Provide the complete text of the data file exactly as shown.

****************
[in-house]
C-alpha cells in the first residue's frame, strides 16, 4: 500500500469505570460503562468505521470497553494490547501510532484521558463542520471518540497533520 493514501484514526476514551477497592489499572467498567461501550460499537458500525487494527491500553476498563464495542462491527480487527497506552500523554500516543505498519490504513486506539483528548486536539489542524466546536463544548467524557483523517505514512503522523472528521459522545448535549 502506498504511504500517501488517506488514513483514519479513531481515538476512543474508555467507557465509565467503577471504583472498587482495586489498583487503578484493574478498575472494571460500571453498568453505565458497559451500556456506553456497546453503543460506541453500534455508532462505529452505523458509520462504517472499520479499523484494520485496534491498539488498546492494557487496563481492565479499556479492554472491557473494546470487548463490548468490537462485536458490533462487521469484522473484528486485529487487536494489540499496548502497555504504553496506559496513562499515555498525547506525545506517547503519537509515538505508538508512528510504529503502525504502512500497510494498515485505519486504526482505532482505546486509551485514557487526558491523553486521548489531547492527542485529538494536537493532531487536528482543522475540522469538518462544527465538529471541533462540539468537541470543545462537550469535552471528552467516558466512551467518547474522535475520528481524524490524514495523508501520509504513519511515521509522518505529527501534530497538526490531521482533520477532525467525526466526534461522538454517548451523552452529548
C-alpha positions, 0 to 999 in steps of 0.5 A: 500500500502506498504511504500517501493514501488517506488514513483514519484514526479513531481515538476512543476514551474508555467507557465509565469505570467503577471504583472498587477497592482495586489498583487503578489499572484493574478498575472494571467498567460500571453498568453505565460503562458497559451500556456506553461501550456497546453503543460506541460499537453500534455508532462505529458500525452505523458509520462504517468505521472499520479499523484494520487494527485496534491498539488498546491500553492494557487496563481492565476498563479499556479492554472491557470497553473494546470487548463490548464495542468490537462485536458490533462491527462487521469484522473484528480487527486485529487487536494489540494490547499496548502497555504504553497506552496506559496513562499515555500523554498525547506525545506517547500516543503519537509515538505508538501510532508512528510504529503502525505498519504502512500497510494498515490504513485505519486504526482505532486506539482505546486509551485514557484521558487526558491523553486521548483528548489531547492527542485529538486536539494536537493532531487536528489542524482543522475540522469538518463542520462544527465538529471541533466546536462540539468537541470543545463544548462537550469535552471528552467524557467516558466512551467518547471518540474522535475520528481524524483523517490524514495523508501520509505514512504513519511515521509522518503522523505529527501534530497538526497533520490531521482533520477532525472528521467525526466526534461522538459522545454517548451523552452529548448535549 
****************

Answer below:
[in-house]
C-alpha cells in the first residue's frame, strides 16, 4: 500500500469505570460503562468505521470497553494490547501510532484521558463542520471518540497533520 493514501484514526476514551477497592489499572467498567461501550460499537458500525487494527491500553476498563464495542462491527480487527497506552500523554500516543505498519490504513486506539483528548486536539489542524466546536463544548467524557483523517505514512503522523472528521459522545448535549 502506498504511504500517501488517506488514513483514519479513531481515538476512543474508555467507557465509565467503577471504583472498587482495586489498583487503578484493574478498575472494571460500571453498568453505565458497559451500556456506553456497546453503543460506541453500534455508532462505529452505523458509520462504517472499520479499523484494520485496534491498539488498546492494557487496563481492565479499556479492554472491557473494546470487548463490548468490537462485536458490533462487521469484522473484528486485529487487536494489540499496548502497555504504553496506559496513562499515555498525547506525545506517547503519537509515538505508538508512528510504529503502525504502512500497510494498515485505519486504526482505532482505546486509551485514557487526558491523553486521548489531547492527542485529538494536537493532531487536528482543522475540522469538518462544527465538529471541533462540539468537541470543545462537550469535552471528552467516558466512551467518547474522535475520528481524524490524514495523508501520509504513519511515521509522518505529527501534530497538526490531521482533520477532525467525526466526534461522538454517548451523552452529548
C-alpha positions, 0 to 999 in steps of 0.5 A: 500500500502506498504511504500517501493514501488517506488514513483514519484514526479513531481515538476512543476514551474508555467507557465509565469505570467503577471504583472498587477497592482495586489498583487503578489499572484493574478498575472494571467498567460500571453498568453505565460503562458497559451500556456506553461501550456497546453503543460506541460499537453500534455508532462505529458500525452505523458509520462504517468505521472499520479499523484494520487494527485496534491498539488498546491500553492494557487496563481492565476498563479499556479492554472491557470497553473494546470487548463490548464495542468490537462485536458490533462491527462487521469484522473484528480487527486485529487487536494489540494490547499496548502497555504504553497506552496506559496513562499515555500523554498525547506525545506517547500516543503519537509515538505508538501510532508512528510504529503502525505498519504502512500497510494498515490504513485505519486504526482505532486506539482505546486509551485514557484521558487526558491523553486521548483528548489531547492527542485529538486536539494536537493532531487536528489542524482543522475540522469538518463542520462544527465538529471541533466546536462540539468537541470543545463544548462537550469535552471528552467524557467516558466512551467518547471518540474522535475520528481524524483523517490524514495523508501520509505514512504513519511515521509522518503522523505529527501534530497538526497533520490531521482533520477532525472528521467525526466526534461522538459522545454517548451523552452529548448535549 